Cycling through the Netherlands with my kids
By Dave Thomas
Almost forty years ago I read Explorers Awheel (Garry Hogg , 1938) a classic pre-war children’s story about exploring the Southwest of England by bike. It had belonged to my father and was written in the year he was born. As my children (Luc aged 12 and Nienke aged 10) have grown up here in the Netherlands I’ve been waiting until they were old enough to undertake a similar adventure with them. And this summer, in a glorious almost rain-free slot of two weeks, we realised my dream.
We took a modern approach to exploring awheel. No one-man tents and braving the elements each night. Instead, we made use of Vrienden op de Fiets a network of several hundred addresses in the Netherlands and beyond where cyclists can enjoy bed and breakfast in private homes. It is cheap (20 euro per night for adults and 10 euros per night for kids), hassle-free and gives a sense of adventure (where are we staying tonight, papa?).
Just like all good adventures the planning is half the fun. First choosing the addresses to stay each night and then using the 1:50,000 scale cycle maps from Falk to plan the route using the cycle node network. The more detailed 1:50,000 maps are vital for finding addresses out in the sticks, and for double checking where you are when the cycle node network fails— like it did in the Betuwe region.
Maps in hand and cycle bags full we hit the road early on a Saturday morning. We ticked off our nodes much faster than we expected and arrived at our lunch spot two hours earlier than planned. Daughter Nienke decided that three beers a day for papa was a sensible limit. Needless to say such rules did not apply to ice cream of course. Our meandering route to Belgium over five days took us from Dronten over the Veluwe to Zutphen, through the Achterhoek and behind Nijmegen to North Limburg and then through Brabant to Achel (my first homage to trappist beer). After a week with friends camping near Turnhout (they took our camping stuff) we sped back home in 2.5 days so that the kids could start school again.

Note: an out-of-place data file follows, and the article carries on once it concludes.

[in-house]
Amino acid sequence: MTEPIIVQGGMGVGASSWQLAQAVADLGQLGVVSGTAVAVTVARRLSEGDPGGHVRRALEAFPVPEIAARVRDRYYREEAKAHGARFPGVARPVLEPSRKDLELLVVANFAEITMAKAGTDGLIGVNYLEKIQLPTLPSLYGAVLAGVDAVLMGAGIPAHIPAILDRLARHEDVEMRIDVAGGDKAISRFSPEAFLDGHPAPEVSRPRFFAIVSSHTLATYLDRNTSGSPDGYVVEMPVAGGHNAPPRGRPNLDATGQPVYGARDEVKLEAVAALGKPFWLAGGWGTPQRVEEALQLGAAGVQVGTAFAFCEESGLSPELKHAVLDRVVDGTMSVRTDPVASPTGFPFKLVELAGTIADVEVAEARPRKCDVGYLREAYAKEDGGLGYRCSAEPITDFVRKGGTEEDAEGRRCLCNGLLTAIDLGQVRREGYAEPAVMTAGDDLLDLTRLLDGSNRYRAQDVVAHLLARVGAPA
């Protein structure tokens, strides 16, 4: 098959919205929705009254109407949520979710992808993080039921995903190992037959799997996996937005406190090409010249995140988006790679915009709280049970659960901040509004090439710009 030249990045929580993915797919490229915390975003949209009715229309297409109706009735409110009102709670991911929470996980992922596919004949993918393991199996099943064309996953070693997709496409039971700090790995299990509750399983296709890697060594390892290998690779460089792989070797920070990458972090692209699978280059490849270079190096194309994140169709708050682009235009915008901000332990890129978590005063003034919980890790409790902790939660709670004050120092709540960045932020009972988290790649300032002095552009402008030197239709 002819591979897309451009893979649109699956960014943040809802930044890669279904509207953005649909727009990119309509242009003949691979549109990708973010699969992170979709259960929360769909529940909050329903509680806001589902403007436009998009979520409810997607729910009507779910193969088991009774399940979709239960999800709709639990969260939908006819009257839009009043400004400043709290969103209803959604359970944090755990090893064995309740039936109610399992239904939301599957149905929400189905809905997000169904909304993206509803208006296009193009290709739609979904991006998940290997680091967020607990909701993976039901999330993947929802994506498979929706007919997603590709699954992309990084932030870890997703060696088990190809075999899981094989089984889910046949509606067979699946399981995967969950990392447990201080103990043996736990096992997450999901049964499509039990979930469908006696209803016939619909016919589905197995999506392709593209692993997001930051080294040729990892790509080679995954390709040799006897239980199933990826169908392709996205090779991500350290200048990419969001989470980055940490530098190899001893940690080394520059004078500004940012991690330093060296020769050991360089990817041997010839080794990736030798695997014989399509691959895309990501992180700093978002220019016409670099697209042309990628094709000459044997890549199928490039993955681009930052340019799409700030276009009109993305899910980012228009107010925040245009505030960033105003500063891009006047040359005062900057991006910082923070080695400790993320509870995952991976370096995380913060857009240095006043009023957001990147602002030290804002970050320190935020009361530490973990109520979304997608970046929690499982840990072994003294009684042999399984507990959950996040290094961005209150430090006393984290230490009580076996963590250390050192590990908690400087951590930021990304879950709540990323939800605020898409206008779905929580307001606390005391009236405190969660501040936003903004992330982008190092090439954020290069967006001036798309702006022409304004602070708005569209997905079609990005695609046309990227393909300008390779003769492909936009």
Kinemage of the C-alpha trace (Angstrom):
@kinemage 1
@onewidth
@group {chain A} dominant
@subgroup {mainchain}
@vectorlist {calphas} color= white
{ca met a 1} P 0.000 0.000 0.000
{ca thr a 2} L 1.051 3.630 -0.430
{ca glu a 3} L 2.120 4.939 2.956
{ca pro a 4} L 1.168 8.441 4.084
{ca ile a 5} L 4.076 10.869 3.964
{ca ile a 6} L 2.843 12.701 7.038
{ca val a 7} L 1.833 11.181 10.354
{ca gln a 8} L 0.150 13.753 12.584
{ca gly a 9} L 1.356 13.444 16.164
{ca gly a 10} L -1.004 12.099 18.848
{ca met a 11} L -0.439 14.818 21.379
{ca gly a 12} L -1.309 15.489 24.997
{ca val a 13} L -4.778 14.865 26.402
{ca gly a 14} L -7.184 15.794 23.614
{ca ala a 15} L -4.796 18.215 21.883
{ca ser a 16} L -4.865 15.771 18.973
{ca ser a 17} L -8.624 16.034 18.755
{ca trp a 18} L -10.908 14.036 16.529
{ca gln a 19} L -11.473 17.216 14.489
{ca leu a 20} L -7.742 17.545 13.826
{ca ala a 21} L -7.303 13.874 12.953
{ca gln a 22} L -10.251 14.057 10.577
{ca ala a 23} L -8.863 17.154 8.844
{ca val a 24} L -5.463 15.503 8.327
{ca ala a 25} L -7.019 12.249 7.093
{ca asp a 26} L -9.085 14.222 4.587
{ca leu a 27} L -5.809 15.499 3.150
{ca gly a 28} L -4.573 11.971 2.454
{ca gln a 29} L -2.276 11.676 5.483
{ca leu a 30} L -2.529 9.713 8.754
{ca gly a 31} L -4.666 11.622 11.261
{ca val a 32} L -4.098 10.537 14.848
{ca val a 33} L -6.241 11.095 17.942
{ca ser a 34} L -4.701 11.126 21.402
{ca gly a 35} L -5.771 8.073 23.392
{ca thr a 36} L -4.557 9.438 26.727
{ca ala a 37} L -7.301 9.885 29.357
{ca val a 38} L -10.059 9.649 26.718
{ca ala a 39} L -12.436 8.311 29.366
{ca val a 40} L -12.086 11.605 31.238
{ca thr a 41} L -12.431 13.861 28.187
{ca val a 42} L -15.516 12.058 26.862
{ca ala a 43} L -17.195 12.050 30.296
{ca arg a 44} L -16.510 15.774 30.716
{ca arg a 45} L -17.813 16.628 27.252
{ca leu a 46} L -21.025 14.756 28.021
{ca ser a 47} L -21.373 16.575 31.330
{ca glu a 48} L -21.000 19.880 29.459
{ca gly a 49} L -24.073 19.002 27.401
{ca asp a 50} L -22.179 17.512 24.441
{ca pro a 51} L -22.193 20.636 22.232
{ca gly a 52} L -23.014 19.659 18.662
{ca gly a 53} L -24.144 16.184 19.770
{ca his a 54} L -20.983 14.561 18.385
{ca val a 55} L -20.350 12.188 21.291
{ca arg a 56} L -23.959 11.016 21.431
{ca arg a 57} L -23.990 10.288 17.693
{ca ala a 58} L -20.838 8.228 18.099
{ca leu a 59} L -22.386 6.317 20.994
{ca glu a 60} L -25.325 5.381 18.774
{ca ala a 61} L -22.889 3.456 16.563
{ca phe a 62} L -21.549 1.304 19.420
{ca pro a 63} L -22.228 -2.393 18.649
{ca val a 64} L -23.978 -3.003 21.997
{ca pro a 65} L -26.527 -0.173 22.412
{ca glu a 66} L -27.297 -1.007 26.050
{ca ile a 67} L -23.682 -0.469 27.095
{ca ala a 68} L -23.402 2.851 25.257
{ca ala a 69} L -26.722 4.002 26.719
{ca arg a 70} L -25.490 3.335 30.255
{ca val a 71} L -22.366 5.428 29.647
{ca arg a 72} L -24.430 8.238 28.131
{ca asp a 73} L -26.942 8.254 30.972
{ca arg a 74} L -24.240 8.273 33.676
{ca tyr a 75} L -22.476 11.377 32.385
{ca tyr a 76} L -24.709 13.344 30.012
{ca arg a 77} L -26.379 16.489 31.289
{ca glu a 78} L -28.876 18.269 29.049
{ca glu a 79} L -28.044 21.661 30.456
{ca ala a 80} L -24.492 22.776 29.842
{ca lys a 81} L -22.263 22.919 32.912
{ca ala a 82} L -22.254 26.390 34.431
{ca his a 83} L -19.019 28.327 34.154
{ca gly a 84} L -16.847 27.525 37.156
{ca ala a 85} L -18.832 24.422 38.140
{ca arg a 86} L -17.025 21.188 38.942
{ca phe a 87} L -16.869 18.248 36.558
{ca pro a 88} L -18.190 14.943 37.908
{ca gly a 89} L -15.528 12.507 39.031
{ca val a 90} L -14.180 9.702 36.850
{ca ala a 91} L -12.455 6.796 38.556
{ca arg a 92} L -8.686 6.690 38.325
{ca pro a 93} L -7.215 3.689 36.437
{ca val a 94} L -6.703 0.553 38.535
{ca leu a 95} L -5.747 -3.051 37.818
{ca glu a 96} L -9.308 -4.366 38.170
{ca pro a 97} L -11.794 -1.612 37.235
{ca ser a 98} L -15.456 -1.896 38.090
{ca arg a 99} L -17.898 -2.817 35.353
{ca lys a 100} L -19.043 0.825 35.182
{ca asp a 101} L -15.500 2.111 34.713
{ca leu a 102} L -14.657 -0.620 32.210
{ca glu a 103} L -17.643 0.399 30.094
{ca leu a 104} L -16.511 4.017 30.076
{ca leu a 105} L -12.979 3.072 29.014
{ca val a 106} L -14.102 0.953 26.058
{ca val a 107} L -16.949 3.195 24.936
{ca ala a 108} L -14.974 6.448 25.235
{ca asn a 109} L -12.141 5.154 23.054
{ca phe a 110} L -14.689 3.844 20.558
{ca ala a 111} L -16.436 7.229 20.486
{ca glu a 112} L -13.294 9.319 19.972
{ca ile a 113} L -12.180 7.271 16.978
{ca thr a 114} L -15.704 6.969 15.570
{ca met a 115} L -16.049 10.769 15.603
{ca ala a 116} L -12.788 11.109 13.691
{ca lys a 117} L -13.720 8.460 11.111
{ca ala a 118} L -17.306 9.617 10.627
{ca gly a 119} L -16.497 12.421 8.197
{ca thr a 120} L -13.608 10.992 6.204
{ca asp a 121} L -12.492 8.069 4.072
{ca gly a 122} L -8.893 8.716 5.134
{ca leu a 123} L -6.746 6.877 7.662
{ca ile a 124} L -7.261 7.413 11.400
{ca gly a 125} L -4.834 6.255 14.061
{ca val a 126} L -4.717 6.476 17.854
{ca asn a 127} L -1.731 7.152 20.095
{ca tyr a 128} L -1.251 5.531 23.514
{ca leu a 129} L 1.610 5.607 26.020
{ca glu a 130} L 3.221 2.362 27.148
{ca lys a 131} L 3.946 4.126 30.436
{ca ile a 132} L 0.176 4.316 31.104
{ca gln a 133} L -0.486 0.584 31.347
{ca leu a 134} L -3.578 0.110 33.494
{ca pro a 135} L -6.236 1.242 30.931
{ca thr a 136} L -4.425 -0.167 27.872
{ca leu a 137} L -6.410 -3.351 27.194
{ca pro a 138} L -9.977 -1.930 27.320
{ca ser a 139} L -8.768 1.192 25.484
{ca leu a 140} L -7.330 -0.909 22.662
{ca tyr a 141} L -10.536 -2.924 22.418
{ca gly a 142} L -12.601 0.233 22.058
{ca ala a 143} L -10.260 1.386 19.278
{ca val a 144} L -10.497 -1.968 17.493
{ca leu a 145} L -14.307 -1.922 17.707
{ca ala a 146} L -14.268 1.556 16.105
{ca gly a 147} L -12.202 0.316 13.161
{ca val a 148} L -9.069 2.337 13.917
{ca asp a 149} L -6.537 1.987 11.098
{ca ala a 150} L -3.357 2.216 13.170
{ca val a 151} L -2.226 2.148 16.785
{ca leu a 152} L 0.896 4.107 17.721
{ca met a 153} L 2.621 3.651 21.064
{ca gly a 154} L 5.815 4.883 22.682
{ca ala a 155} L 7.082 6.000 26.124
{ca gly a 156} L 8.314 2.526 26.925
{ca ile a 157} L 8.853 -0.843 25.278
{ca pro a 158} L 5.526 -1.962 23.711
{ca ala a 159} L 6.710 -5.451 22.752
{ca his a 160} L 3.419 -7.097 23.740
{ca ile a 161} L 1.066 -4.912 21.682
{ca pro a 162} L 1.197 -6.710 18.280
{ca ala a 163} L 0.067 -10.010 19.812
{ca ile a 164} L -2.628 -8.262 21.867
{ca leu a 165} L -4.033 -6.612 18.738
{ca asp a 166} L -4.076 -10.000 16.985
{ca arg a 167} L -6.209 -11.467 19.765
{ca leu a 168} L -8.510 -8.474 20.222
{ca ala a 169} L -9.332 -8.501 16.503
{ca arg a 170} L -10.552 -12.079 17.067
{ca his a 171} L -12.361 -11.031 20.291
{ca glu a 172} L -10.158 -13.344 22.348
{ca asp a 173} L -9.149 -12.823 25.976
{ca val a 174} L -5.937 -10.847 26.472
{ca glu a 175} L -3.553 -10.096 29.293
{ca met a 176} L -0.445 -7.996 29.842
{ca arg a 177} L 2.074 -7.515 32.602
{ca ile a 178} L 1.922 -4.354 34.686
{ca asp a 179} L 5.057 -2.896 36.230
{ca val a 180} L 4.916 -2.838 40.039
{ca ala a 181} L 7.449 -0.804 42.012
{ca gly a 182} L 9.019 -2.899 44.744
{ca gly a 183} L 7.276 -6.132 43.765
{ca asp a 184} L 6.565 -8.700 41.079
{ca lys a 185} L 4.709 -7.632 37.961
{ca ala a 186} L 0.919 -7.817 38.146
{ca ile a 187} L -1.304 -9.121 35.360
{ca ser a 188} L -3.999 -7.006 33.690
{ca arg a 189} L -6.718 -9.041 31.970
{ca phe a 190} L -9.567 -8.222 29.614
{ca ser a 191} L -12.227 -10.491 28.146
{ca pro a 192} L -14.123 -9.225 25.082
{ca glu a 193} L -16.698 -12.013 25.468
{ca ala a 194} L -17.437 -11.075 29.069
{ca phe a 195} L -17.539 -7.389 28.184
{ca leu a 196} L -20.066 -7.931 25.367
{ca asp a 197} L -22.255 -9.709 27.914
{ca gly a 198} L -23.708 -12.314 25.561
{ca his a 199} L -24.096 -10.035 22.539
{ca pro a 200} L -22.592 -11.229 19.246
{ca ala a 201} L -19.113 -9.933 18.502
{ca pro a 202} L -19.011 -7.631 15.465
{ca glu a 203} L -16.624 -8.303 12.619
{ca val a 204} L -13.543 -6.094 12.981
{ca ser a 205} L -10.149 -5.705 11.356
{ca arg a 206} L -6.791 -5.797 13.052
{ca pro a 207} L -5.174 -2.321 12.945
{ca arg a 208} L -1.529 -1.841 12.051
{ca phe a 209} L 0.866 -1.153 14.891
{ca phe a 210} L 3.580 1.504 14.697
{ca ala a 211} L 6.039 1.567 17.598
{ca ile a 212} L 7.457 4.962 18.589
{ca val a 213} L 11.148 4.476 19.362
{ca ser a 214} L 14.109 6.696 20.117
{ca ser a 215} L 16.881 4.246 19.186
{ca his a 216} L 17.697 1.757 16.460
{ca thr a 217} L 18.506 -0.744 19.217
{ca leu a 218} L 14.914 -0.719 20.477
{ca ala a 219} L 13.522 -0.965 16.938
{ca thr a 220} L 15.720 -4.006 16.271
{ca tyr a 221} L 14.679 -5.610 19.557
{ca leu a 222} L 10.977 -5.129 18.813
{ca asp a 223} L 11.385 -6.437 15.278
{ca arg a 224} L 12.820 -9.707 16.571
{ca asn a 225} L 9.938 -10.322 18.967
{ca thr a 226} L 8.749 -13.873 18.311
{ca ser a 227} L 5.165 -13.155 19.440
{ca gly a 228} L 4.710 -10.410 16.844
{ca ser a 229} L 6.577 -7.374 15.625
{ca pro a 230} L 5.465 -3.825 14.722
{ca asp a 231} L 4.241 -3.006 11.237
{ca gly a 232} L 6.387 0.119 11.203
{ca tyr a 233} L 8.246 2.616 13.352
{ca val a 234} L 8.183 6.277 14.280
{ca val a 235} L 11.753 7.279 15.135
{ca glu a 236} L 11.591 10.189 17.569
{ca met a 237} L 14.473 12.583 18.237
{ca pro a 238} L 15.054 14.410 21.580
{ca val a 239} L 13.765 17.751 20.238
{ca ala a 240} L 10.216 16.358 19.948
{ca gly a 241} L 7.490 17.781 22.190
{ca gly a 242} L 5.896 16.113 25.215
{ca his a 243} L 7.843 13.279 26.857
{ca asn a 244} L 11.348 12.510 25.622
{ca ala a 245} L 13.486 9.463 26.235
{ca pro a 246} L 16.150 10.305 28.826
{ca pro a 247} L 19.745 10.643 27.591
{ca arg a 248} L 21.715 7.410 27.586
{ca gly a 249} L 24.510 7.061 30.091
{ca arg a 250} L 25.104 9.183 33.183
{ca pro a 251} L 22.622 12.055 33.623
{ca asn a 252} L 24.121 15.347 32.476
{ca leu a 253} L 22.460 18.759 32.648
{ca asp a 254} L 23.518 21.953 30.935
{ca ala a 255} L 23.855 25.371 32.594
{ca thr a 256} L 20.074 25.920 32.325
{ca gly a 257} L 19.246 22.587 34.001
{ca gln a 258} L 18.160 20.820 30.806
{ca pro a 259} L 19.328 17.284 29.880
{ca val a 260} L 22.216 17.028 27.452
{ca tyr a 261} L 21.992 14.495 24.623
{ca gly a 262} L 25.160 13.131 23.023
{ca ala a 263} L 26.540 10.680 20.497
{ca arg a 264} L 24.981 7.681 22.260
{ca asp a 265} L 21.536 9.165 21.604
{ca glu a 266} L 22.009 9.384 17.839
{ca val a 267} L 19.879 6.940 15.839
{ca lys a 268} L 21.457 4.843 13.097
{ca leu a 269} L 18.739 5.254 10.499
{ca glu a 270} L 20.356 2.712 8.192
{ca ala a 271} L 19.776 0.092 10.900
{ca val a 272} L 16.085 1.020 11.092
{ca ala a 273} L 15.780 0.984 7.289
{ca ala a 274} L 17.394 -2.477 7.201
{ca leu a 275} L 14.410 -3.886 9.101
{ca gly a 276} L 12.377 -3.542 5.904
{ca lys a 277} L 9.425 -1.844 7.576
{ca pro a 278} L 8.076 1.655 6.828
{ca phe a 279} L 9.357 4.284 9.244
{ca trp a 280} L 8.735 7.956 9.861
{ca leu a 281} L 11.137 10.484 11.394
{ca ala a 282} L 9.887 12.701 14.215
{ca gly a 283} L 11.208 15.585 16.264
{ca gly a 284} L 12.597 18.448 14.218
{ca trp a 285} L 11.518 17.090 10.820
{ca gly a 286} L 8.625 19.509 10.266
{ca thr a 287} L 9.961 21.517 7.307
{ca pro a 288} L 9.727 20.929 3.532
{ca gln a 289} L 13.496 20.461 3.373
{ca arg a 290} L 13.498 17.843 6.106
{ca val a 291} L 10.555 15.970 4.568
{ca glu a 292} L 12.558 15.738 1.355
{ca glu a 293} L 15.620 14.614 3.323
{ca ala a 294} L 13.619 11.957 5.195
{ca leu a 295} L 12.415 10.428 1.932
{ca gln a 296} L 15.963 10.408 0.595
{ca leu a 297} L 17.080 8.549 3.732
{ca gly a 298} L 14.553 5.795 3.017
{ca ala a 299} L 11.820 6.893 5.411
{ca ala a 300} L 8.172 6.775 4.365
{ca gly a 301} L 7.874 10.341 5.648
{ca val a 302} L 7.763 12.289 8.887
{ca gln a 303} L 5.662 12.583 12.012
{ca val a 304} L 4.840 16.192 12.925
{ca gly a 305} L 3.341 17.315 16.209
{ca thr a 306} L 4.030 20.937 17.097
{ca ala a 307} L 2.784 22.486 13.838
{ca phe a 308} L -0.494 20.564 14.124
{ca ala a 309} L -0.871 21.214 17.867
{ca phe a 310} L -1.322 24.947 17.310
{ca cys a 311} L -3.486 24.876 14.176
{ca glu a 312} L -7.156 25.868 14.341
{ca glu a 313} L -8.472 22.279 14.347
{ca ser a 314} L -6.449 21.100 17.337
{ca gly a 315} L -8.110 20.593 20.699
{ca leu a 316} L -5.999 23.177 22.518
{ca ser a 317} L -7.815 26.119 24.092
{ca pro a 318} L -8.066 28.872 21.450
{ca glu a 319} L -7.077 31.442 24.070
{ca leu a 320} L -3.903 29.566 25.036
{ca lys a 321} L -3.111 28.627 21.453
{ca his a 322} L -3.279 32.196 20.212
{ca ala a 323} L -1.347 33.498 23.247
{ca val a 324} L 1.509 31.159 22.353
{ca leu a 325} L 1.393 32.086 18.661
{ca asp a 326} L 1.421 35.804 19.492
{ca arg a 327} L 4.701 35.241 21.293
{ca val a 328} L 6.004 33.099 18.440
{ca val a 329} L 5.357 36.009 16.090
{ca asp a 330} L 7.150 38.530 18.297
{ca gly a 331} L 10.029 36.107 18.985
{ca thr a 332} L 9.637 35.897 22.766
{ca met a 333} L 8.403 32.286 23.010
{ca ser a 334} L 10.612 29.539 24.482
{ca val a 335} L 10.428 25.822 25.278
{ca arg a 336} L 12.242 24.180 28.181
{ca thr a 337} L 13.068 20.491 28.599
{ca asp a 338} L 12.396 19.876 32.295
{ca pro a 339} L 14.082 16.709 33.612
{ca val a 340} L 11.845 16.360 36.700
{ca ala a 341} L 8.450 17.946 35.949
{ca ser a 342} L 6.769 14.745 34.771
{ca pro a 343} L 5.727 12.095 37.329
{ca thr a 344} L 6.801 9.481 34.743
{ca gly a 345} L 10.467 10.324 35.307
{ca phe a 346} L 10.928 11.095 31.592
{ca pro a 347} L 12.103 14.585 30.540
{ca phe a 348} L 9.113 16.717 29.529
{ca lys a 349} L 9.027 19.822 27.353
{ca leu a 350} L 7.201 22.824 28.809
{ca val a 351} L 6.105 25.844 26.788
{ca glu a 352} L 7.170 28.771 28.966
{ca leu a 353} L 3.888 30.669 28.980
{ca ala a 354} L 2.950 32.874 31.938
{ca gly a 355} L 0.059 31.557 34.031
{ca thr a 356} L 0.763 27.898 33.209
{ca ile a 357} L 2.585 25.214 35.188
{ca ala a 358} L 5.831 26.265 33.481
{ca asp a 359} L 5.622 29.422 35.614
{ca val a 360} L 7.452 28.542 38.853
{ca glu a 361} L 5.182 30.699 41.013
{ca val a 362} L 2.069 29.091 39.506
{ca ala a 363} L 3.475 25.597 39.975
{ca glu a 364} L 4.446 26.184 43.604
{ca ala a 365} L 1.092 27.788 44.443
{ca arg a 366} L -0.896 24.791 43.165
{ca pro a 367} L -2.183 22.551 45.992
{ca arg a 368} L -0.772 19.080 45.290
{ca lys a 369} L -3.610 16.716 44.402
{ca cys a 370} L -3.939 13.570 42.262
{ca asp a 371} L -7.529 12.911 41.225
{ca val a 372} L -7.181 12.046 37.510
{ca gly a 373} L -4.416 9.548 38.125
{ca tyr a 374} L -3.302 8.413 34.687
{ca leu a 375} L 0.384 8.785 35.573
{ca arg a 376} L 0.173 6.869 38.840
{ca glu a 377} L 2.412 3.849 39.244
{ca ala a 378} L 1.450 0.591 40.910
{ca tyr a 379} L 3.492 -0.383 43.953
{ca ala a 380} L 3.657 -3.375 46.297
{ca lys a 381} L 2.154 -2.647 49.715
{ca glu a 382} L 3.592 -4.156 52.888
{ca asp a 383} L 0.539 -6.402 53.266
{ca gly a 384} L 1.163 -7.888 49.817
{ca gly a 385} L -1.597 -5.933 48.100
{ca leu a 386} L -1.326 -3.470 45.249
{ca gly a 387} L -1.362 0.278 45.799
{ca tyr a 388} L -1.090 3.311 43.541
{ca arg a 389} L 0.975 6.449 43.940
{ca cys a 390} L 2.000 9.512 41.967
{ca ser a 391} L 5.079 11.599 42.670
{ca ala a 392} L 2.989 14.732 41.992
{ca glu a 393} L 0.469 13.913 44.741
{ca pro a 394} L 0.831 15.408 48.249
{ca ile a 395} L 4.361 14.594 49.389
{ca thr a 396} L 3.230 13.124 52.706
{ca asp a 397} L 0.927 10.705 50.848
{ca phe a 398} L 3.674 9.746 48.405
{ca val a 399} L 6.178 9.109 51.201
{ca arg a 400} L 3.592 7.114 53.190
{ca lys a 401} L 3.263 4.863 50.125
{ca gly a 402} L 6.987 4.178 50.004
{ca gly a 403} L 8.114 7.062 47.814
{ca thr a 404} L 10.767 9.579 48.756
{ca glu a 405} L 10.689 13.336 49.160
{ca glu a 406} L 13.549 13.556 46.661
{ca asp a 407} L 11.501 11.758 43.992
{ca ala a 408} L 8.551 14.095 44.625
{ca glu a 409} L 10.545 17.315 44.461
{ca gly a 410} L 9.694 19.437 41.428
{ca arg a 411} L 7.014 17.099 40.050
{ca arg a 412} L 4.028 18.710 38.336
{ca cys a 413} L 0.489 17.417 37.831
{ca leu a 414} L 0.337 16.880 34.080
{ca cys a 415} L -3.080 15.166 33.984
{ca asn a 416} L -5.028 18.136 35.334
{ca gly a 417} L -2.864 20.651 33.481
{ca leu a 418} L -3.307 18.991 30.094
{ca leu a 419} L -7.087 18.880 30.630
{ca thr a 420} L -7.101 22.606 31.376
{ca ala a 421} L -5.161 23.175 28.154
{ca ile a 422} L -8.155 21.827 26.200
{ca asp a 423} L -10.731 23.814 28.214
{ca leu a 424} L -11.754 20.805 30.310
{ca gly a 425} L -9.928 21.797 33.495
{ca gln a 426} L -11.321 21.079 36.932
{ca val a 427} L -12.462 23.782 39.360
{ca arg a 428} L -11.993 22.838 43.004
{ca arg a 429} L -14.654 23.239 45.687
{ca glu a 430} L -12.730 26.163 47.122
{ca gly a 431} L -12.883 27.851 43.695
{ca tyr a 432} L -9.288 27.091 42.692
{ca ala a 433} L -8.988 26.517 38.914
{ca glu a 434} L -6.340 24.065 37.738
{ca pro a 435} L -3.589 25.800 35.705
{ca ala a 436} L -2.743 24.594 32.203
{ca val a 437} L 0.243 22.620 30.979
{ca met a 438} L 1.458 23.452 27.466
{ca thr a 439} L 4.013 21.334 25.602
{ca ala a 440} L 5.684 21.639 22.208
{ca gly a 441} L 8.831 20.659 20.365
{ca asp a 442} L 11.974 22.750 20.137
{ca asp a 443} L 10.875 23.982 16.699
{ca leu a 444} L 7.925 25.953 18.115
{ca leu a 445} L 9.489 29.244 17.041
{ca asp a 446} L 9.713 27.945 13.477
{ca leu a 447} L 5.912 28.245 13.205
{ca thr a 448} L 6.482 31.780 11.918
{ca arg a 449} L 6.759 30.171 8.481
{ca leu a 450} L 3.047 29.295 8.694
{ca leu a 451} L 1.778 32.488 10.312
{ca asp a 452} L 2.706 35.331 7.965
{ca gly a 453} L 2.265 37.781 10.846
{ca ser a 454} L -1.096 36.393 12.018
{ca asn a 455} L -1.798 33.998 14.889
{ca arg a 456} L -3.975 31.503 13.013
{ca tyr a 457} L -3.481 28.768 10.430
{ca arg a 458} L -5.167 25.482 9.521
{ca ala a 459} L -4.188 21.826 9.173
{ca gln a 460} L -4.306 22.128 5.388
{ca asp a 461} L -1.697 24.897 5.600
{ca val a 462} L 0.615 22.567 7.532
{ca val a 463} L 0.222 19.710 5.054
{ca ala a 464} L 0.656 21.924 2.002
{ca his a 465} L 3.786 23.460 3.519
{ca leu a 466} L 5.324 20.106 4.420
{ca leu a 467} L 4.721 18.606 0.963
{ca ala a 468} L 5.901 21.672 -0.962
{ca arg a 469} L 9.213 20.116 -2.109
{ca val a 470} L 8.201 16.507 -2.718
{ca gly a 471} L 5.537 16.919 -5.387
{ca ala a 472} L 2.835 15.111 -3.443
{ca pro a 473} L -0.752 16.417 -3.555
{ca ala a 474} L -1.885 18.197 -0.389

We opted to stay in outhouses and barns to enjoy more privacy. In Doesburg we stayed in the owners private museum sleeping among a collection of books, toys and other paraphernalia. In Brabant we spent a night in a sumptuous converted barn fit for a king only to be served a breakfast next morning that MacDonald’s would be ashamed of. And in Zeist we had a two-floor small house with all mod cons to ourselves. Our favourite place by far though was our first night at Coby’s. We stayed in a simple outhouse surrounded by an idyllic cottage garden and our hostess was the epitome of warm Dutch hospitality.
All that pedalling is good for the appetite and as our journey unfolded we ate ourselves around the world: Greek, Mexican, Chinese, Italian, French and Flemish but also good old pancakes and ‘patat’. The pièce de résistance? A superb lunchtime salad at a French restaurant in Harderwijk with ingredients so good that a dressing was superfluous.
Cycling through the Netherlands is like a narrowboat journey along Britain’s canals. Off the beaten track, seeing things at a slower pace and from a different perspective. We stumbled across the smallest town in the Netherlands (Bronkhorst). Blink and you would almost miss it! In the Achterhoek we passed vast caravan parks reminiscent of those on North Kent coast between Reculver and Herne Bay. The farm we stopped at for lunch in North Limburg had a parking area for horses and a grazing meadow for bikes. In Brabant I discovered you can eat ‘patat’ with piccalilli (wonderful) but finding any cafes open for lunch can be tough. Behind Nijmegen we zigzagged across the Dutch-German border glad that the only long steep hill we encountered was down and not up. And in Baarle-Nassau we savoured our last morsels of Belgian hospitality looking across the street at our bikes parked in the Netherlands.
You don’t have to go far or even encounter hills to get a sense of adventure, show some grit and feel elation when you’ve pulled it off. Working with my children, pushing their limits, and seeing them rise to the challenge. All thanks to a long-forgotten tale that my father handed down to me when I was roughly my daughter’s age.